Hull Technician 1st Class Donald Edwards, of Chesapeake, Va., shows how to weld gas tungsten arc to Fireman Ian Nickerson, of Butler, Ind.

Your Career Path: Finding the Right Job

What kind of job are you looking for when you leave the military? Most people look for location, salary and job stability. But there's much more to finding great jobs for veterans. Finding a career that matches your skills and interests is key to job satisfaction.

What should my career be?

A satisfying job gives you a sense of accomplishment and makes good use of your skills. If you're not sure about your career path after the military, here are two ways to get started:

  1. CareerOneStop is a website sponsored by the U.S. Department of Labor. It's a rich resource with lots of tools for job searching, training, and information about careers and industries.

    At CareerOneStop, you can:

    • Take self-assessments at no charge — including an Interest Assessment, a Skills Profiler and more.
    • Learn about careers — career profiles, jobs in demand, occupation comparisons and you can research individual industries.
    • Plan your career — set career goals, learn about salary expectations, occupation licenses and professional development to better prepare for next steps.
  2. Take this 8-question quiz.

    Career Key offers this exercise to get you brainstorming about your goals and plans for going from military to civilian. How would you answer these questions? Tip: Write your answers out to help you really focus on the program.

    1. My career change fantasy is (describe in detail):
    2. What appeals to me most about the change is:
    3. What I would gain most from the change is:
    4. What is frightening about the change is:
    5. What keeps me from making the change is:
    6. The worst thing that could happen if I make the change is:
    7. If the worst thing happened, then I could do:
    8. If I were really serious about pursuing the career fantasy,
      1. My first step would be:
      2. My second step would be:
      3. My third step would be:

It's never too early to start to think about what's right for you, especially if you think you'll need more experience, credentialing or licensing for your new civilian career.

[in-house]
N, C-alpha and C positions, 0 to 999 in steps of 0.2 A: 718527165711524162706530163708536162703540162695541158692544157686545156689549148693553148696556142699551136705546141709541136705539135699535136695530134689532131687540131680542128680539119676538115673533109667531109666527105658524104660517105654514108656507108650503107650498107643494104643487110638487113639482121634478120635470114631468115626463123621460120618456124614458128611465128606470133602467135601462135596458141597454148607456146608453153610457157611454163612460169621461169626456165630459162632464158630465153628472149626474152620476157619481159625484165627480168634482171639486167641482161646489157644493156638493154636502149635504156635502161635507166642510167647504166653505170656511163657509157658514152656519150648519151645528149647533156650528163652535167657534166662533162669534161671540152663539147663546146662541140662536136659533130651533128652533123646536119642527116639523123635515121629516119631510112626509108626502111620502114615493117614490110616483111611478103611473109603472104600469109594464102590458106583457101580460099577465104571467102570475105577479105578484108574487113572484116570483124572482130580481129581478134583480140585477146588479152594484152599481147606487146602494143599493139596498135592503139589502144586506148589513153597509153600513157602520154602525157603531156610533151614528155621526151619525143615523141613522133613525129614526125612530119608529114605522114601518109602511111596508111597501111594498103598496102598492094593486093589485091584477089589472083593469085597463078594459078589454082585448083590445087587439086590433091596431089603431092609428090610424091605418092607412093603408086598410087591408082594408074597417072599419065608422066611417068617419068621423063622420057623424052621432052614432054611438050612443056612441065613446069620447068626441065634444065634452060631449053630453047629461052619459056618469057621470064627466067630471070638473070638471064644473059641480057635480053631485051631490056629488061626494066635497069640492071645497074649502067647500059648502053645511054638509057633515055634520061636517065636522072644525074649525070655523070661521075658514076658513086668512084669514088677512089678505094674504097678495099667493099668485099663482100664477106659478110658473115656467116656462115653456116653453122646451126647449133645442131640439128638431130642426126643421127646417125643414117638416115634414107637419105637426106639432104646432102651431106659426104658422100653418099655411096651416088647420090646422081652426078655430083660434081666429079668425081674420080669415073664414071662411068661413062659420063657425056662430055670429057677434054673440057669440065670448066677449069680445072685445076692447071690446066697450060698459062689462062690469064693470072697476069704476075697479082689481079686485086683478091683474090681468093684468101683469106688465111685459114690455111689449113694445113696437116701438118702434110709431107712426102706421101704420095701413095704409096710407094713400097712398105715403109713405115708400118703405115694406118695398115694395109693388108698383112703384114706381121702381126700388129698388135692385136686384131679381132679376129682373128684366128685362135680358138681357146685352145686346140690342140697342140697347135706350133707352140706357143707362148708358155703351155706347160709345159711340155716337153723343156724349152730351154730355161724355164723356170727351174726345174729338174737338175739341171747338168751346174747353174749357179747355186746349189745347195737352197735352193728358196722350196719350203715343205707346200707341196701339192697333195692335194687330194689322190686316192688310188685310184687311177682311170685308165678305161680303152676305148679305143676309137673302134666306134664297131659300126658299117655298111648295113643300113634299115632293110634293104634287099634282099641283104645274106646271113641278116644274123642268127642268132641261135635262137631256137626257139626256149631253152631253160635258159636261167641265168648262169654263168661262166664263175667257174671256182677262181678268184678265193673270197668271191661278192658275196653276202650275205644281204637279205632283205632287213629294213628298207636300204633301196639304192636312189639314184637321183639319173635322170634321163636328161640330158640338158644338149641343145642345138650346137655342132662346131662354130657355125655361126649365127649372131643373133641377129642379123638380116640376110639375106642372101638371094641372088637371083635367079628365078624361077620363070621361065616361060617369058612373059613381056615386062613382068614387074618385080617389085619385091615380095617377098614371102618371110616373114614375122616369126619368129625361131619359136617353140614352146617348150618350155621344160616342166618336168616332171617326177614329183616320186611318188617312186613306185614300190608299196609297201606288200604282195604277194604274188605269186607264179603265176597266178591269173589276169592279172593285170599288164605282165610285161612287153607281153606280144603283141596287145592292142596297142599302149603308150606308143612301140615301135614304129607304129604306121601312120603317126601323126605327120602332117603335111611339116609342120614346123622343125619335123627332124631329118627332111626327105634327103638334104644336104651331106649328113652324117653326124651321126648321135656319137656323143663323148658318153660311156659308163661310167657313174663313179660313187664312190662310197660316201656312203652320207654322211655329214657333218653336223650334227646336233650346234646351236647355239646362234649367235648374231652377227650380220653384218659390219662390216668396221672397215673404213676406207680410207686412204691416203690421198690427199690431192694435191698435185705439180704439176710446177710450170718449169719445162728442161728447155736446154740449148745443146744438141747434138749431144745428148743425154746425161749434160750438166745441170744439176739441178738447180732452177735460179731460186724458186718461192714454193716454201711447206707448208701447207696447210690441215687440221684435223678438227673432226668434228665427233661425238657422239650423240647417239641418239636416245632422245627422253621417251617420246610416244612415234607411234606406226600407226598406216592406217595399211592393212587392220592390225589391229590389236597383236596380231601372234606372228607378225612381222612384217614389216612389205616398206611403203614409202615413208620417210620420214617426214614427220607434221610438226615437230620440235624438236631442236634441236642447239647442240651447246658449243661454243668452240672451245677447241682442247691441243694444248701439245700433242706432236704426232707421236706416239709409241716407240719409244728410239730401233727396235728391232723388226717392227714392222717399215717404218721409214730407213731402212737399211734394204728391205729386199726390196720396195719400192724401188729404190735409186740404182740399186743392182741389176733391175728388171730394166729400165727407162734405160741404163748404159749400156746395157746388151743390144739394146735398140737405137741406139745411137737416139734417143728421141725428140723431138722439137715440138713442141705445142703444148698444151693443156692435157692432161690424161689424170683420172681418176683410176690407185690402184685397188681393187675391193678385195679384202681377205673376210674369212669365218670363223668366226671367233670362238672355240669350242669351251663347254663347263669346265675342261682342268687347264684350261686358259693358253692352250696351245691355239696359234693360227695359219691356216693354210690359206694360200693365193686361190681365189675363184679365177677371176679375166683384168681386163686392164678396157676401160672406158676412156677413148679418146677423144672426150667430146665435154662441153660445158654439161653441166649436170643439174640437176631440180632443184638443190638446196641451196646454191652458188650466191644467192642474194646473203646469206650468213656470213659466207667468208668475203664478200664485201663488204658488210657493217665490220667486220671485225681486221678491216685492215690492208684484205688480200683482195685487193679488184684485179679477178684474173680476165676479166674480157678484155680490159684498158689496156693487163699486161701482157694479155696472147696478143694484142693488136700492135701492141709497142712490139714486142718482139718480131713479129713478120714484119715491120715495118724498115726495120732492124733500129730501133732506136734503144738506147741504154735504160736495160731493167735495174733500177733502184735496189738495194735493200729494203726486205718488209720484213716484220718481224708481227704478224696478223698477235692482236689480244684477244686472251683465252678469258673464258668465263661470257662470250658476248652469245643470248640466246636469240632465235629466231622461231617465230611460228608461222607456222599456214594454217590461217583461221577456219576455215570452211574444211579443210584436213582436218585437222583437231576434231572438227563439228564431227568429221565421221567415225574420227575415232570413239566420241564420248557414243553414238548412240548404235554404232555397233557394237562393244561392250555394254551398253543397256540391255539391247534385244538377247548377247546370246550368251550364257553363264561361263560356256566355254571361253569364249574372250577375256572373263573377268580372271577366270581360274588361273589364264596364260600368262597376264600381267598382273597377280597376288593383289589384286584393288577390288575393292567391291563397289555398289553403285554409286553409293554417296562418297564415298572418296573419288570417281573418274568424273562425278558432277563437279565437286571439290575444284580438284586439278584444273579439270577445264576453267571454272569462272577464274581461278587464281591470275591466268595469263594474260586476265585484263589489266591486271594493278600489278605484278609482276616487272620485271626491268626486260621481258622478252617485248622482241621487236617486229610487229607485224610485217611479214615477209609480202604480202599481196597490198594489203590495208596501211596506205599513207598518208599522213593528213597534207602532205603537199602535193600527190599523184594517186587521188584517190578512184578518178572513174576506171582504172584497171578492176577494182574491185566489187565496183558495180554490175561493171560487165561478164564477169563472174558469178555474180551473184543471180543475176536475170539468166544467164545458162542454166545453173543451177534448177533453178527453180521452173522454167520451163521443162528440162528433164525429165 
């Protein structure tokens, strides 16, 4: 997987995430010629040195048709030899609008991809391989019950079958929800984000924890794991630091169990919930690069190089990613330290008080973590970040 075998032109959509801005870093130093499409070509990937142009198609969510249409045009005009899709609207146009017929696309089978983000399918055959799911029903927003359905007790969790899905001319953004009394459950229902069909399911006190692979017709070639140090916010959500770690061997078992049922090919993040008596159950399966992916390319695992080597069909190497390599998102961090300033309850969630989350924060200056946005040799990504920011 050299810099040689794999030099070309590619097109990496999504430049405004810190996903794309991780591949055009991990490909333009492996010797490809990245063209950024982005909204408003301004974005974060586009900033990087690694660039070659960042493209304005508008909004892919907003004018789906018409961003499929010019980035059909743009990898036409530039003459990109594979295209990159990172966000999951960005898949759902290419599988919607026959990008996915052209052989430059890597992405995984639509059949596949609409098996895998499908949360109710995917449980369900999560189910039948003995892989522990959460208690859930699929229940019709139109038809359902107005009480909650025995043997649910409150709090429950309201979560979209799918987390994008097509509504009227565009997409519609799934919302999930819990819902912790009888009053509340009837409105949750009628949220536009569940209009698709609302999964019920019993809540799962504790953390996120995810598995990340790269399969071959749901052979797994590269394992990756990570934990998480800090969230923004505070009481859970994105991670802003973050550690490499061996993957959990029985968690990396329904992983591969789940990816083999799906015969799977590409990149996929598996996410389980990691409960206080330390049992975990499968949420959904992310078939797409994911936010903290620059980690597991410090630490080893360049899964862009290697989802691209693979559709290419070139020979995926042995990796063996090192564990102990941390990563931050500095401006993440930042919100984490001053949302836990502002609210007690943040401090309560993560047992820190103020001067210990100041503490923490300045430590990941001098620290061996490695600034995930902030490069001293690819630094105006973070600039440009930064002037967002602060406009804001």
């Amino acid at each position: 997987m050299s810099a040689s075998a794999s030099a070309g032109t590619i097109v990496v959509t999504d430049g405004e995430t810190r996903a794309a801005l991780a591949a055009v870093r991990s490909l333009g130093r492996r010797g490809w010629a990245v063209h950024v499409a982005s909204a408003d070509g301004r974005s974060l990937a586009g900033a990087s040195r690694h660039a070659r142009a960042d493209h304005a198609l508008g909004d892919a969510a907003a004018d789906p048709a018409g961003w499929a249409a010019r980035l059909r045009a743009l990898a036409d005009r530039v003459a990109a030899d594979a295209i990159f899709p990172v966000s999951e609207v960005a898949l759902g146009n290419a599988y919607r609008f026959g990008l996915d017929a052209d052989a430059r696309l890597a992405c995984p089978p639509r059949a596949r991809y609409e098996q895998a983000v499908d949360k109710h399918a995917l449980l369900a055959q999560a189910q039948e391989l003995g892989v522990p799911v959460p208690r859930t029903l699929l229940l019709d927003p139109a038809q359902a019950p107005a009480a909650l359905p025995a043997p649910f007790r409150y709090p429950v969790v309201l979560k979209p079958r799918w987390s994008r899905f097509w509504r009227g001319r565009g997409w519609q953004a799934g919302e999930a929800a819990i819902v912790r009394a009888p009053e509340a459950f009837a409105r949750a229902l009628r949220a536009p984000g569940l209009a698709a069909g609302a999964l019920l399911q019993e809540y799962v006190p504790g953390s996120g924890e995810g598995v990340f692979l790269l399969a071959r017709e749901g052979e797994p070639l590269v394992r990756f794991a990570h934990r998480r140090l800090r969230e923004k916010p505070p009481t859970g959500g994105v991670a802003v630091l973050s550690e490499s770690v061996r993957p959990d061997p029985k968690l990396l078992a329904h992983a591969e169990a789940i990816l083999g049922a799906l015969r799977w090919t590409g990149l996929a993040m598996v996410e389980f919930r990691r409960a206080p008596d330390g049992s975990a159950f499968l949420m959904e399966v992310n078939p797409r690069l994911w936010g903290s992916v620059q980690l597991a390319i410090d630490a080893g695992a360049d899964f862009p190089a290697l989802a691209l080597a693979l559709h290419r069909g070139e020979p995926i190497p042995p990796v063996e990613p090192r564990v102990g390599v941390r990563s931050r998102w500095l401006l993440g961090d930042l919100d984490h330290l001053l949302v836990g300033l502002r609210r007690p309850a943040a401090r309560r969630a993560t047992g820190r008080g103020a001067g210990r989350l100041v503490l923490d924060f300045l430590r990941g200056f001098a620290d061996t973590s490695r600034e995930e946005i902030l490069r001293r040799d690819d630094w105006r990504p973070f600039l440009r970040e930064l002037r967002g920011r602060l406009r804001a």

More about deciding on a career

The chart below from the U.S. Department of Labor's CareerOneStop offers up some good questions to ask yourself about careers you’re interested in — and where to find answers:

Questions to ask

Where to find information for answers

Would I enjoy this work?

Take an Interest Assessment to see which careers fit your interests.

Would I be good at it?

Download a Skills Checklist to identify your skills, and check the skill sets required for various Occupation Profiles.

How well does this career fit what I like and am good at?

Look at these sections on an Occupation Profile:

  • Occupation description
  • Tasks and work activities
  • Career video

How much education would I need?

How long would it take?

How much would it cost?

Look at the Occupation Profile education section to see if this matches your education goals, where training is available in your area, and how much it costs:

  • Education needed at entry
  • Typical education
  • Local training programs in your area

How much money would I earn in this career?

Look at the Occupation Profile wages section to see if you would earn enough money in this occupation:

  • Average wages and salary
  • Average pay range (low is generally entry-level wages or wages in lower-paying rural areas; high is generally for more experienced or highly trained workers, or in higher-paying urban areas)
  • Cost of living for your area

Are there jobs in my area?

Look at the Occupation Profile for these facts to see if many job openings are expected in this field in your location:

  • Employment outlook
  • Current employment in your city, state, or area
  • Local job openings

 

During your transition planning, you'll explore your employment and career goals. And as part of the Department of Labor Employment Workshop, you'll also learn about job-seeking skills and techniques.

When you get a head start on the career you want for yourself, you can start real planning with confidence. Ask, explore, question, plan and go for it! If you want more assistance in areas like planning your transition or no-cost financial counseling, learn more about our Military OneSource specialty consultations